What is a sober-minded American weary of imperialist war but fearful of Islamic revolution to make of this analysis? The initial response is to concede, per Secretary Pompeo’s rebuttal, that some of the contents and conclusions of the report do indeed appear spurious. First, the special rapporteur grounds much of her criticism on the following assertion: “The targeted killing of General Soleimani in January 2020 is the first known incident in which a State invoked self-defense as a justification for an attack against a State-actor, in the territory of another state” (III.C.60). Phrased in precisely these terms, she is mistaken. Reichsprotektor SS Gen. Reinhard Heydrich, whom Hitler had appointed to rule occupied Bohemia and Moravia, was officially recognized and very much in uniform when a pair of Czech partisans armed, trained, and deployed by the British Army were able to mortally wound him in Prague in May 1942, accomplishing the only assassination of a Nazi official during the Second World War. The report furthermore relies heavily upon rulings from the European Court of Human Rights in Strasbourg even though it has no jurisdiction in Iraq, Iran, or the United States, and cites as evidence the “watershed ruling of Rhineland-Westphalia Higher Administrative Court” (II.E.28), even though, under the German Basic Law, only the federation is competent in foreign relations (32.1). The report also strangely suggests that it would have been preferable for the United States government to somehow “join forces with others” to attempt to arrest the general (Annex IV.53), and holds that “under the UN Charter, armed attacks for the purposes of retaliation are never permissible” (Annex V.67), even though the document says no such thing. There is also, finally, little to no authorial acknowledgment of the incalculable degree to which the Iranian theocracy has audaciously defied the norms of international law from its very inception; and although the United States ought certainly to be held to a higher moral standard than the Islamic Republic, some textual provision of the appalling enormities of the other side—including the violation of embassy, the taking of hostages, the exportation of murder, and all manner of perfidy—since the revolution of 1979 would have been both useful and courteous.

Such deficiencies aside, the special rapporteur is probably correct that the droning of General Soleimani did violate the norms of international law, although not primarily for the dubious human rights reasons invoked. The strike instead violated the laws of war sponsored by the International Committee of the Red Cross and entrusted to the Swiss Federal Council. The Convention Relative to the Opening of Hostilities and the Convention Respecting the Laws and Customs of War on Land (The Hague, 1907) were signed by both the American and Persian governments, with the former stating, “The Contracting Parties recognize that hostilities between themselves must not commence without previous and explicit warning, in the form of either a declaration of war giving reasons or of an ultimatum with a conditional declaration of war” (1). Neither side of the belligerent dyad has ever properly adhered to these treaty terms. The latter meanwhile holds, “In countries where militia or volunteer corps constitute the army, or form part of it, they are included under the denomination ‘army’” (1.4), and “the armed forces of the belligerent Parties may consist of combatants and noncombatants” (3), terms which together appear to preclude the executive branch designation (April 8, 2019) of Soleimani’s Islamic Revolutionary Guard Corps as a foreign terrorist organization.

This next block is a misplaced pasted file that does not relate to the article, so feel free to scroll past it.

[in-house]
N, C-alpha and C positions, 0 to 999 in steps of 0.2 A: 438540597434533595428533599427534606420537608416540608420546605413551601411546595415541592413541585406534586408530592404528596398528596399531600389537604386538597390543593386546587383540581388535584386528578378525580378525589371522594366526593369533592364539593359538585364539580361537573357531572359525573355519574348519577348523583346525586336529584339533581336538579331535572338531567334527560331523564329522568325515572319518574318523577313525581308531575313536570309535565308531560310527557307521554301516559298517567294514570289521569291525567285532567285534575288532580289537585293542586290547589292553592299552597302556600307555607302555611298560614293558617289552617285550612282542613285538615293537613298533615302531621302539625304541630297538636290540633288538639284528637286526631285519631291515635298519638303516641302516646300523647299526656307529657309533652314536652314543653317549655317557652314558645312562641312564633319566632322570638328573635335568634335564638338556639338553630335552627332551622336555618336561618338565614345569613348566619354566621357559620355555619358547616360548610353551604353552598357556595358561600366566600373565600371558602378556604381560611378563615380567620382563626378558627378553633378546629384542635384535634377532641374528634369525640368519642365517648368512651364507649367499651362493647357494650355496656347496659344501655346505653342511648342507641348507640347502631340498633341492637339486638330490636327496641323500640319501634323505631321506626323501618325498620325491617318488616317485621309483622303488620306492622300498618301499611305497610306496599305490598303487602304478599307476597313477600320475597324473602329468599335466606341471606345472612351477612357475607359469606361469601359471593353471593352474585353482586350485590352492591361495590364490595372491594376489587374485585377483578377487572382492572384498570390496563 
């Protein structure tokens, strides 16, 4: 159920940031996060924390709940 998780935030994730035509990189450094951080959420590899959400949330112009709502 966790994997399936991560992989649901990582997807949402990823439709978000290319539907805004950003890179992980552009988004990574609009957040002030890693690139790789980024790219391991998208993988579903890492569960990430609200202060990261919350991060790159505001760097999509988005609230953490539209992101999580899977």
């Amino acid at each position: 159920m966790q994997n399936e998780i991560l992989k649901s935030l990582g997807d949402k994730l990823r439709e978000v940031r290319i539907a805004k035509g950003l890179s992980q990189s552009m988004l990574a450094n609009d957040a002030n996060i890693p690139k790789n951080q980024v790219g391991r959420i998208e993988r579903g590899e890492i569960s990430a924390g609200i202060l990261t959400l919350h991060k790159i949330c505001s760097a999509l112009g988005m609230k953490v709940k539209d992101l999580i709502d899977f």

There are two potential paths toward the solution of most of these legal and conceptual difficulties, and in giving them utterance, the author would like to preface his remarks with the condemnation of imperialism in all its forms, the urging of hostilities upon no nation, the declaration of deepest sympathy with the acute suffering of the Persian people under totalitarian rule, and, as a disaffected child of 9/11, the aggrieved renunciation of War without End. Having placed on record these normative commitments, all-important legal ambiguity surrounding direct actions against Iran would disappear should the United States Congress, in accordance with its constitutional power (1.8), formally declare solemn war upon the Islamic Republic, which it has not done upon any nation-state since Nazi Germany. To further develop this purely descriptive and hypothetical statement, a war can be declared without necessarily being waged, or if waged then limited in scope, as in Korea (1950–53). But in any case, a declaration of war would indisputably bring the constraints of the Geneva Conventions (1906–07, 1949) into full effect. The easier alternative is for the executive branch to cease such operations in the absence of congressional authorization. President Donald Trump might, in accordance with Article 36 of the Convention Respecting the Laws and Customs of War on Land, simply agree and announce an armistice or deliberate cessation of fighting with the Grand Ayatollah, a condition of acknowledged importance within the venerable Hague peace system, but which can be unilaterally revoked at any time. On the question of Iran, therefore, the norms of international law are not necessarily opposed to the imperatives of American strategic deterrence.